As far as the vestments are concerned, I see them as a kind of uniform, that helps make the celebrant's personage fade and the action take center stage. I see it as a form of reverence. If that's not what's going on in a particular setting, it should probably all be abandoned in that time and place.

I'm pretty sure the Host is elevated because that's reminiscent of Christ being lifted up upon the cross, in turn reminiscent of Moses lifting up the broze serpent in the wilderness.
Also, although the popularity should never be the test of sound doctrine, why is there only 5 people in the congregation [not including the service team] on Sunday and Wednesday night? If reverence is the focus of the church’s worship, surely the first reverence is to actually turn up?
Ooo, burn. :0)
However, there is some good stuff – the way for the gospel reading the Bible is carried in procession to the centre of the church and the congregation stands to hear it – we need more reverence of the Bible in our church. And if I am OK with this, perhaps I can extend it to other things? But even so, surely reverence of the Bible consists primarily in doing it rather than just parading it around.
Again, definately, and I like your consideration of that. Liturgy is about enacting - performing - the faith in anticipation that it will give rise to further performances outside the liturgical setting. You know, like out there in the world.
I came to this church with a genuine desire to be open minded, and to learn, and to find out for myself rather than relying on prejudices passed down to me from my family background. For this reason I will be having a meeting later with the Sacristan who is keen on all his stuff and will explain its meanings to me. I still feel there is an opportunity for me to get under the skin of this thing and understand where it is coming from. I really don’t want to criticise something that is a true or at least acceptable expression of the faith. I don’t want to criticise anything that is genuinely given by God. Neither do I wish to teach as doctrines of God traditions of men that fly in the face of God’s intention. (Matt 15v9)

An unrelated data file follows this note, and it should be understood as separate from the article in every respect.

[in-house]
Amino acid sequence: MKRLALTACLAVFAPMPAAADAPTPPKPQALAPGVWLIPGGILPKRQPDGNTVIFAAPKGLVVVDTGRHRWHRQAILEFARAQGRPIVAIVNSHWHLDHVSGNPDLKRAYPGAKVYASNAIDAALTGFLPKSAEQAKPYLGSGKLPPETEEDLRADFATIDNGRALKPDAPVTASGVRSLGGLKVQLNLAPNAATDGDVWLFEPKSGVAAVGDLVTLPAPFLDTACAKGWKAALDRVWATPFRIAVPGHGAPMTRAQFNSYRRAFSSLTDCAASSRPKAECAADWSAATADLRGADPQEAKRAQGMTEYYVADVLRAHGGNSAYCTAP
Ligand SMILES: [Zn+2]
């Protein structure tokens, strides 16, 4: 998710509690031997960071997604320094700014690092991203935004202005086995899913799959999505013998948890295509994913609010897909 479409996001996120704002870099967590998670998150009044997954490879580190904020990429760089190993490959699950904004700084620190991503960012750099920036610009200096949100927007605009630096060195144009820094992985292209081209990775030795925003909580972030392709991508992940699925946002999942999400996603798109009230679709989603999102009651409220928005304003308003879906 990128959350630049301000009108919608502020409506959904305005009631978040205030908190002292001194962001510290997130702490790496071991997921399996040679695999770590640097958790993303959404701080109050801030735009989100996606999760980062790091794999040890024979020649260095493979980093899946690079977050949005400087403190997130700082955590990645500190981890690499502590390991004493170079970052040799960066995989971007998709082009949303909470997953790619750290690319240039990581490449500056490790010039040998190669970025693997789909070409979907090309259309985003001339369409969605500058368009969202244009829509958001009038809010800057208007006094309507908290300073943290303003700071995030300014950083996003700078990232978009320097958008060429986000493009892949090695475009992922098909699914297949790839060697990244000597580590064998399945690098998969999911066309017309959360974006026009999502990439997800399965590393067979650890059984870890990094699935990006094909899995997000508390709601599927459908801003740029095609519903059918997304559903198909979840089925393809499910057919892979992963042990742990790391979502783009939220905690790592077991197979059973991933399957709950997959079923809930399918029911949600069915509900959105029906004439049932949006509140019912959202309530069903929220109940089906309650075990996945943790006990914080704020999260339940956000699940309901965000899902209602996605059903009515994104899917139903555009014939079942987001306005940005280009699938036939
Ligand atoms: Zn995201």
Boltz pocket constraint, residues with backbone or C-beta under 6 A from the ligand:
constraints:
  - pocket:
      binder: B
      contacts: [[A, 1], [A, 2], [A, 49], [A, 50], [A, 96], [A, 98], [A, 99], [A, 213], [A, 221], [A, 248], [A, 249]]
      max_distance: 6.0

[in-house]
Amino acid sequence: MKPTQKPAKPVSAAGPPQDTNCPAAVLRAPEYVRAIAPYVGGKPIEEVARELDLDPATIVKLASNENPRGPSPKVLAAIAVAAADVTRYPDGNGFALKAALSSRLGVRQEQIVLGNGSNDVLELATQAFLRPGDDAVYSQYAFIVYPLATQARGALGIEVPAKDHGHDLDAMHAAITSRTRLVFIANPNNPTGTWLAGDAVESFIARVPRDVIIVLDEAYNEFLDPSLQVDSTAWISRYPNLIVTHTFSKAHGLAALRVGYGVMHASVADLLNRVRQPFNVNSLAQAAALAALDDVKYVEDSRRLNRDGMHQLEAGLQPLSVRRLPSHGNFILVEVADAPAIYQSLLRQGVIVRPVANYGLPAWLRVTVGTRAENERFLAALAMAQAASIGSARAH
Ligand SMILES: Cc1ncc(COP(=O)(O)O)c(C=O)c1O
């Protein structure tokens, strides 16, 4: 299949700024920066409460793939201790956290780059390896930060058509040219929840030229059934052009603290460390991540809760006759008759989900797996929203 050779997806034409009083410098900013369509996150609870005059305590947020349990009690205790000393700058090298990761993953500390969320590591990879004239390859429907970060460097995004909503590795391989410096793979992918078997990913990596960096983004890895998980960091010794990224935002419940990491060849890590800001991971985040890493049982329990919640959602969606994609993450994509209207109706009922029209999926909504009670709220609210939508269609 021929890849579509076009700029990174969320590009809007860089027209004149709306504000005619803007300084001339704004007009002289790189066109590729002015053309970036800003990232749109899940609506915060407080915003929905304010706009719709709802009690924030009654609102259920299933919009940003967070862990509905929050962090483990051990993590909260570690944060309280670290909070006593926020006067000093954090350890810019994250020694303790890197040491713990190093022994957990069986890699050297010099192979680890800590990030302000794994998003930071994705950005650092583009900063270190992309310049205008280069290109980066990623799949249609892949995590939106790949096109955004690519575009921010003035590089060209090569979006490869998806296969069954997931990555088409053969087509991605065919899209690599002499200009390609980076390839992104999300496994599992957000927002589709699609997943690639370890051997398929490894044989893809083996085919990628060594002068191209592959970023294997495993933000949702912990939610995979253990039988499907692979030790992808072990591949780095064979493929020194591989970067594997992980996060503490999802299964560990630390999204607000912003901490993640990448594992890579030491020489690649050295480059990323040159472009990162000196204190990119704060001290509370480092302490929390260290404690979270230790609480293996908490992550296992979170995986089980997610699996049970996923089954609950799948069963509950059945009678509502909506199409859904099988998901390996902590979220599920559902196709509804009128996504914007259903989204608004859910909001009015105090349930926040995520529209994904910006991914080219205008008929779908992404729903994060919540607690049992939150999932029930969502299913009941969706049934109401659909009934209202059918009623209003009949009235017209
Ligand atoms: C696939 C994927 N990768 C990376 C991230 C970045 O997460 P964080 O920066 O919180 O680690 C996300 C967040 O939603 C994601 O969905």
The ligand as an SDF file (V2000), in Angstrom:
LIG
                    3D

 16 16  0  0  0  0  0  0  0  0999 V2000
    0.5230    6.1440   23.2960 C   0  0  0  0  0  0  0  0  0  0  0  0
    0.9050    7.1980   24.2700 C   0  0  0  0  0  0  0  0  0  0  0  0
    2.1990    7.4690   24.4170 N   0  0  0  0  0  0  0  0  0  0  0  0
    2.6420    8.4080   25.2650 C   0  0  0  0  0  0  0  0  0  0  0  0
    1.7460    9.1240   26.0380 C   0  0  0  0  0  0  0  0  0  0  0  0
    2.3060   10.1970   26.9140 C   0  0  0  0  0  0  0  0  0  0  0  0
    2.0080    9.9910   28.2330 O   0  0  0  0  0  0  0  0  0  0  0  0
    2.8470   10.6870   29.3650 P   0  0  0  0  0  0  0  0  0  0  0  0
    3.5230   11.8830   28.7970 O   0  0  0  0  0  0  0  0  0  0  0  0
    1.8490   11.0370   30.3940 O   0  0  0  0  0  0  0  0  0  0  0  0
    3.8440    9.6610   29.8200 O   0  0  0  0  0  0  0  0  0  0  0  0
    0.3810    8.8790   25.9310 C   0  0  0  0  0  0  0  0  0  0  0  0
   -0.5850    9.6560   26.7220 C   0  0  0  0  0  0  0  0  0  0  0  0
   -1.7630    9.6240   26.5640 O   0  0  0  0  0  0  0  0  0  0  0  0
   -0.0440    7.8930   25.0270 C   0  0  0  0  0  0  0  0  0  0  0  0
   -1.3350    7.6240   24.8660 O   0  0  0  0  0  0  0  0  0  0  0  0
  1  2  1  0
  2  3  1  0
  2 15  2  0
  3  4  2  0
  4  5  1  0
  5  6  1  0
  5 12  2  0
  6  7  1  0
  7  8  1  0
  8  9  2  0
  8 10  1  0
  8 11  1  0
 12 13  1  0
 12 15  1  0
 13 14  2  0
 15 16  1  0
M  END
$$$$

Sounds like that won't be a problem. Anybody want to chime in?

Saturday, October 07, 2006

"Fetish of the Family"?

Ordinary Time

Chasity is a sin qua non of lucidity and concentration. Any community capable of sustaining singleness as a way of life ... Yoder and Bonhoeffer both discover singleness is at the heart ... the most extraordinary thing that ... early Christians did that distinguished them from the Jews is that they didn't have to marry. I mean, you gotta remember that Jesus was not a good Jew. He was single, he walked around with twelve guys, you have to wonder whether he really understood his sexuality...

Followers of Jesus didn't have to marry. You may think, that was because they had negative attitudes about sex. They may have had negative attitudes about sex, but that's not why they didn't marry. The reason why they didn't is because you don't have to have a child to be a Christian. You don't have to have a child to be a Chrisitan, because we're an apocalyptic sect that grows by witness and conversion.

Just about every time Christians make a fetish of the family you can be sure that they don't believe in God anymore. It's because they don't want to witness to anyone about the truth of the gospel, they just want to make sure that their kids grow up thinking that they don't have another option but to go to the Reformed Chruch. Singleness is the absolute necessary correlative of the fact that the church is an evangelizing body that grows by witness and conversion. ... One generation God could call every Christian to the life of singleness and yet we believe that God would create the church anew through witness and conversion.

Think about what kind of community, What kind of practice that community must embody. Any community capable of sustaining singleness as a way of life must also be a community of trust made possible by speaking truth to one another...
- Stanley Hauerwas, lecture on the Sermon on the Mount. (Click here to download the mp3, the quote is from about 33:30)

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Friday, October 06, 2006